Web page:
But a long-term commitment to social and ecological transformation does not mean that today’s less ambitious political struggles are irrelevant. If a policy change that can be made today lessens human suffering or slightly reduces ecological destruction, that’s all to the good. Even better is when those small changes help set the stage for real transformation.
In some historical moments, the immediate threats to an existing democratic system that is flawed but functioning require special focus. A retrenchment of democracy would not only increase human suffering and ecological degradation but also make the longer and deeper struggles to change the system more difficult. The United States in 2022 faces such a threat.
My Political Life and Our Moment in History
In my political life as an adult, the two-party system in the United States has offered few attractive choices for the left. I reached voting age in 1976, about the time that the mainstream of the Democratic Party started shifting to the center/right and the mainstream of the Republican Party began moving from the center/right to more reactionary stances on most issues. The New Deal consensus that had defined post-World War II politics broke down, the radical energy of the 1960s dissipated, and left-wing critiques of economic policy were pushed to the margins.
But US society was changed for the better in many ways by that radical activism, most notably on issues of race, sex, and sexuality—civil rights, women’s rights, and lesbian/gay rights. Activists also won more breathing room to advocate for radical ideas free from most overt state repression. Many progressive people and ideas found their way into higher education and media institutions, even if the power structures in government and the economy didn’t change much. But that didn’t stop the ascendancy of neoliberalism, marked by the election of Margaret Thatcher as UK prime minister in 1979 and Ronald Reagan as US president in 1980.
When I became politically active in the 1990s, radical organizing focused on those power structures and hierarchical systems. We saw our work as not only fighting right-wing reactionary policies championed by the Republican Party but also challenging the moderates who controlled the Democratic Party. The epitome of that corporate-friendly politics was the 1996 presidential race, pitting Bill Clinton against Bob Dole, an election in which it was easy to understand why so many on the left claimed there wasn’t “a dime’s worth of difference” between the two candidates. (We always should be careful, however, given the parties’ different positions on rights for people of color, women, and lesbians and gay men, and also because that phrase came in the 1968 presidential campaign of former Alabama Governor George Wallace, hardly a progressive.)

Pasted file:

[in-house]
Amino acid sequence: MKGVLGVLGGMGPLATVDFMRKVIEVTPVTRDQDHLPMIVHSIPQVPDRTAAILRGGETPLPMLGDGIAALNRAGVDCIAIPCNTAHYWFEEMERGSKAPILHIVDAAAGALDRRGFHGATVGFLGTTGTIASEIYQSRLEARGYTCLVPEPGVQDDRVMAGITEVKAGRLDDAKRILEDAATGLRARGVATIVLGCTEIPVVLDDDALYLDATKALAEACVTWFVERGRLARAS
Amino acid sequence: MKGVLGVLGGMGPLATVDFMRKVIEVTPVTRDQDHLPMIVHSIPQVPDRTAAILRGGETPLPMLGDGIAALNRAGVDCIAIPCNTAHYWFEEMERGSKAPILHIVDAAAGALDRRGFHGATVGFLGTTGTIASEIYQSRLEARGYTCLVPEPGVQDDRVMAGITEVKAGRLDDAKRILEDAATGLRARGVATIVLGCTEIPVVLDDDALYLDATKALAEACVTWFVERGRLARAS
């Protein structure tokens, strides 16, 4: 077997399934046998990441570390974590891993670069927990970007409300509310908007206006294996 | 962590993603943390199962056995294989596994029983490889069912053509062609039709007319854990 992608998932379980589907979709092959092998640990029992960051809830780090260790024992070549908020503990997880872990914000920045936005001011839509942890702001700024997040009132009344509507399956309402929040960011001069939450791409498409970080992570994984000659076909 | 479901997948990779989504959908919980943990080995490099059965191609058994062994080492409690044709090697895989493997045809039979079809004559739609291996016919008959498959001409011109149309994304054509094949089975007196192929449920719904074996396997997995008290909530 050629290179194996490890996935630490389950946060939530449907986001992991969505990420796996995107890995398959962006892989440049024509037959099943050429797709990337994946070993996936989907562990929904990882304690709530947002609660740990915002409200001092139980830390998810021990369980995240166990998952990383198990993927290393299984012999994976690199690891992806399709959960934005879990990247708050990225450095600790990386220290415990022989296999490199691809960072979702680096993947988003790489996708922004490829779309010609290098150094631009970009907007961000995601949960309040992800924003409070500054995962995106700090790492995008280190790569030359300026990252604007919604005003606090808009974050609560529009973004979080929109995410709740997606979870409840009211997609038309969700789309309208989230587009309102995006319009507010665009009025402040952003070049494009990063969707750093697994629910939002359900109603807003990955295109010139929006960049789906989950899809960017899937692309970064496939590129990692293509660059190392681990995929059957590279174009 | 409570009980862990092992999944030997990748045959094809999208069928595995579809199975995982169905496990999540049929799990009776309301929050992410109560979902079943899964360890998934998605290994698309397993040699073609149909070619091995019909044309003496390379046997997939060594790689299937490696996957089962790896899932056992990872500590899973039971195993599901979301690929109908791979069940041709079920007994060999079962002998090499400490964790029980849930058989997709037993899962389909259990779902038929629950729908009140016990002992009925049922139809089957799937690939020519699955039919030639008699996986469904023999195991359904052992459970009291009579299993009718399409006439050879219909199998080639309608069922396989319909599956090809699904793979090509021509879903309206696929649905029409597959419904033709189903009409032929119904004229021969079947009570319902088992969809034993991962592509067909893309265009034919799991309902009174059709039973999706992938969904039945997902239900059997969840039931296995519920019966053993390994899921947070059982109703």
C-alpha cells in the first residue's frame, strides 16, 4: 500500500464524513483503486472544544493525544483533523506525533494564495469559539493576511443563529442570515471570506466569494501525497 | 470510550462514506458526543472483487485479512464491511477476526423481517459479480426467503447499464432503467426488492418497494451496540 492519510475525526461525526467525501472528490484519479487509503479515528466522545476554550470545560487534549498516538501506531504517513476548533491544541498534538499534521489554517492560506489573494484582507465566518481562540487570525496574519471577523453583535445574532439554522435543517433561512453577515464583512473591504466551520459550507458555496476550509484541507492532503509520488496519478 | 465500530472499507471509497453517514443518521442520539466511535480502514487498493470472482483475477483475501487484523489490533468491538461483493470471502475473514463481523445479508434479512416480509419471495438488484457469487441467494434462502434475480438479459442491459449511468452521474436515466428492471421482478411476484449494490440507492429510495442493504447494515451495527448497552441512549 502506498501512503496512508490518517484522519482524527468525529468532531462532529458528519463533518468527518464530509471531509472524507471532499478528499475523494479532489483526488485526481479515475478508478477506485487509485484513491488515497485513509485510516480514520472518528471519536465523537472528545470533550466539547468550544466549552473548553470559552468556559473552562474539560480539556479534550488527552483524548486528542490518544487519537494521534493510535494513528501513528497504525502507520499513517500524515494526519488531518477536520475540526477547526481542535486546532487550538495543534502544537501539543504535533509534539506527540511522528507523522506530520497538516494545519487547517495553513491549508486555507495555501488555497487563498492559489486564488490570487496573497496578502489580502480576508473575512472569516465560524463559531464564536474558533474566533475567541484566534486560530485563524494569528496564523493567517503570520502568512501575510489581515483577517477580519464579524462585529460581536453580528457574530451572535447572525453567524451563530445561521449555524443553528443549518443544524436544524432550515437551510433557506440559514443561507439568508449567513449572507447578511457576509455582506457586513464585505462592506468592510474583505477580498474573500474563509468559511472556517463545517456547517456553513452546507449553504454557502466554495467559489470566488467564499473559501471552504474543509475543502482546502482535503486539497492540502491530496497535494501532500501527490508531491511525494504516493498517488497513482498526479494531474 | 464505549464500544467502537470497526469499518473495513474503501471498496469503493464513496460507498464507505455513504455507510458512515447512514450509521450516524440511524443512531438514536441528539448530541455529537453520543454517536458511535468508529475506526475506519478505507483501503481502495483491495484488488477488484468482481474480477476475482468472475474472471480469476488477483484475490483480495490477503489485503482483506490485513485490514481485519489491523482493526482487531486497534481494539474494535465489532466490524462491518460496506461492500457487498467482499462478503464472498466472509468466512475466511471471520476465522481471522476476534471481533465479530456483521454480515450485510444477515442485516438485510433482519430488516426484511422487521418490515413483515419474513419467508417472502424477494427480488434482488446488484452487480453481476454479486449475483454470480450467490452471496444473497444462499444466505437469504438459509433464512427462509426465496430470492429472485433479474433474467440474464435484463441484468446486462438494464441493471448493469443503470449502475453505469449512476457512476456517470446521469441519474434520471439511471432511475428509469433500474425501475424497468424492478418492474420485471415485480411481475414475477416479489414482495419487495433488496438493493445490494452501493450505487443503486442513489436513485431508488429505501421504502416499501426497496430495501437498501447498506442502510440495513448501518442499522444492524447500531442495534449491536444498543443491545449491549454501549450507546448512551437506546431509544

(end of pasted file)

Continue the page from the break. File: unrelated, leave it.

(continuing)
In our organizing, we had no illusions that a radical politics would catch fire immediately, but the patient work of articulating a radical agenda and organizing people outside the electoral system seemed sensible. I continued to vote in every election, but like many on the left I was fond of an Emma Goldman quote (sometimes attributed to Mark Twain): “If voting changed anything, they’d make it illegal.”
Today, the assault on representative democracy from the right may leave us with voting that is legal but irrelevant in what is now called an “illiberal democracy.” No matter what the limits of our attenuated democratic system, its de facto death at the hands of authoritarianism would be a disaster.
Solidarity against the Right
The political terrain is in some ways unchanged—the dominant forces in the United States remain committed to capitalism and US domination of the global economy. But democratic socialist electoral and organizing successes in the past decade have created new opportunities within the Democratic Party, demonstrated most visibly by the unexpected strength of Bernie Sanders in the presidential primaries in 2016 and 2020, and the election to the US House of Representatives of the “squad” of progressive women of color. Building popular movements together with electoral campaigns has demonstrated that the left can press the moderate leadership of the Democratic Party from the outside and inside.
But in that same period, a new threat has emerged: the erosion of the central norms of liberal democracy from a right-wing populist movement that found a charismatic authoritarian leader in Donald Trump. Whatever the limits of liberal democracy in capitalism, that system provides the foundation from which radical political activity can go forward. This new threat is serious, and unprecedented in my lifetime.
The two democratic norms most unstable at the moment are the peaceful transfer of power based on acceptance of results from open, competitive elections; and rational political engagement based on shared intellectual principles about truth-seeking. A significant segment of the Republican Party, including many of the most visible party leaders, have abandoned the core principle of democracy and the core principle of modern intellectual life that makes democracy possible.